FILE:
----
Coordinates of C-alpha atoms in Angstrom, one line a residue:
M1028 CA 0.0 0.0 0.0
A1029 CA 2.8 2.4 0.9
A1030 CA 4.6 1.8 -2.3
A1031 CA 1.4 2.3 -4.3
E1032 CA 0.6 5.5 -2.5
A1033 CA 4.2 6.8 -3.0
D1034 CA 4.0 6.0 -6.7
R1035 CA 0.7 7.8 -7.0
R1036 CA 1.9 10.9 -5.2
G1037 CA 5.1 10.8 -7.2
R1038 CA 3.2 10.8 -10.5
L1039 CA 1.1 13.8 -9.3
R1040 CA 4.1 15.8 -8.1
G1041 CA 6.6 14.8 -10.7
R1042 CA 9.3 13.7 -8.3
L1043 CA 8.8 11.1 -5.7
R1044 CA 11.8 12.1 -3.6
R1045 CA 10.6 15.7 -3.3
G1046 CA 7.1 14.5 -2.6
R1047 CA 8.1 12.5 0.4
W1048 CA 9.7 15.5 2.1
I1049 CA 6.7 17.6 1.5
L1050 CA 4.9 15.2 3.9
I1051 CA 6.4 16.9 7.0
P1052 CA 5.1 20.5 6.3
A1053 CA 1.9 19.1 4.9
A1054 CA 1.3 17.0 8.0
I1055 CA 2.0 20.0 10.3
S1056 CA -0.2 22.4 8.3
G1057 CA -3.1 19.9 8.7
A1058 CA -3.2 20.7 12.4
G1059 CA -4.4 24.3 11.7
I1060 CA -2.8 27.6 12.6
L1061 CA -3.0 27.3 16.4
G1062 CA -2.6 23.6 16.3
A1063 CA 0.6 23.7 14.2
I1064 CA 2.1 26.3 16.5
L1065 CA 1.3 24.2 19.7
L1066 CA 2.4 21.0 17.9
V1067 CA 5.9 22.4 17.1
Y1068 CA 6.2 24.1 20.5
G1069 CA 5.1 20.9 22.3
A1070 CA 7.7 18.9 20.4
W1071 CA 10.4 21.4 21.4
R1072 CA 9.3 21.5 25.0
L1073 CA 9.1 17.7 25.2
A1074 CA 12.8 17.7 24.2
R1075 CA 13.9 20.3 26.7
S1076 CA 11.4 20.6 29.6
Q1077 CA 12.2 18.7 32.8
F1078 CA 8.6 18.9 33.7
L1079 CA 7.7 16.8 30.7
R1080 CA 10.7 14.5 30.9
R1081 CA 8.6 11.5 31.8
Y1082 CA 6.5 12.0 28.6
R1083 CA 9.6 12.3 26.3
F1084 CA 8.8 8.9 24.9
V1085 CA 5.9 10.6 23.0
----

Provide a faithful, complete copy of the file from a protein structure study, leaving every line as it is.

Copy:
Coordinates of C-alpha atoms in Angstrom, one line a residue:
M1028 CA 0.0 0.0 0.0
A1029 CA 2.8 2.4 0.9
A1030 CA 4.6 1.8 -2.3
A1031 CA 1.4 2.3 -4.3
E1032 CA 0.6 5.5 -2.5
A1033 CA 4.2 6.8 -3.0
D1034 CA 4.0 6.0 -6.7
R1035 CA 0.7 7.8 -7.0
R1036 CA 1.9 10.9 -5.2
G1037 CA 5.1 10.8 -7.2
R1038 CA 3.2 10.8 -10.5
L1039 CA 1.1 13.8 -9.3
R1040 CA 4.1 15.8 -8.1
G1041 CA 6.6 14.8 -10.7
R1042 CA 9.3 13.7 -8.3
L1043 CA 8.8 11.1 -5.7
R1044 CA 11.8 12.1 -3.6
R1045 CA 10.6 15.7 -3.3
G1046 CA 7.1 14.5 -2.6
R1047 CA 8.1 12.5 0.4
W1048 CA 9.7 15.5 2.1
I1049 CA 6.7 17.6 1.5
L1050 CA 4.9 15.2 3.9
I1051 CA 6.4 16.9 7.0
P1052 CA 5.1 20.5 6.3
A1053 CA 1.9 19.1 4.9
A1054 CA 1.3 17.0 8.0
I1055 CA 2.0 20.0 10.3
S1056 CA -0.2 22.4 8.3
G1057 CA -3.1 19.9 8.7
A1058 CA -3.2 20.7 12.4
G1059 CA -4.4 24.3 11.7
I1060 CA -2.8 27.6 12.6
L1061 CA -3.0 27.3 16.4
G1062 CA -2.6 23.6 16.3
A1063 CA 0.6 23.7 14.2
I1064 CA 2.1 26.3 16.5
L1065 CA 1.3 24.2 19.7
L1066 CA 2.4 21.0 17.9
V1067 CA 5.9 22.4 17.1
Y1068 CA 6.2 24.1 20.5
G1069 CA 5.1 20.9 22.3
A1070 CA 7.7 18.9 20.4
W1071 CA 10.4 21.4 21.4
R1072 CA 9.3 21.5 25.0
L1073 CA 9.1 17.7 25.2
A1074 CA 12.8 17.7 24.2
R1075 CA 13.9 20.3 26.7
S1076 CA 11.4 20.6 29.6
Q1077 CA 12.2 18.7 32.8
F1078 CA 8.6 18.9 33.7
L1079 CA 7.7 16.8 30.7
R1080 CA 10.7 14.5 30.9
R1081 CA 8.6 11.5 31.8
Y1082 CA 6.5 12.0 28.6
R1083 CA 9.6 12.3 26.3
F1084 CA 8.8 8.9 24.9
V1085 CA 5.9 10.6 23.0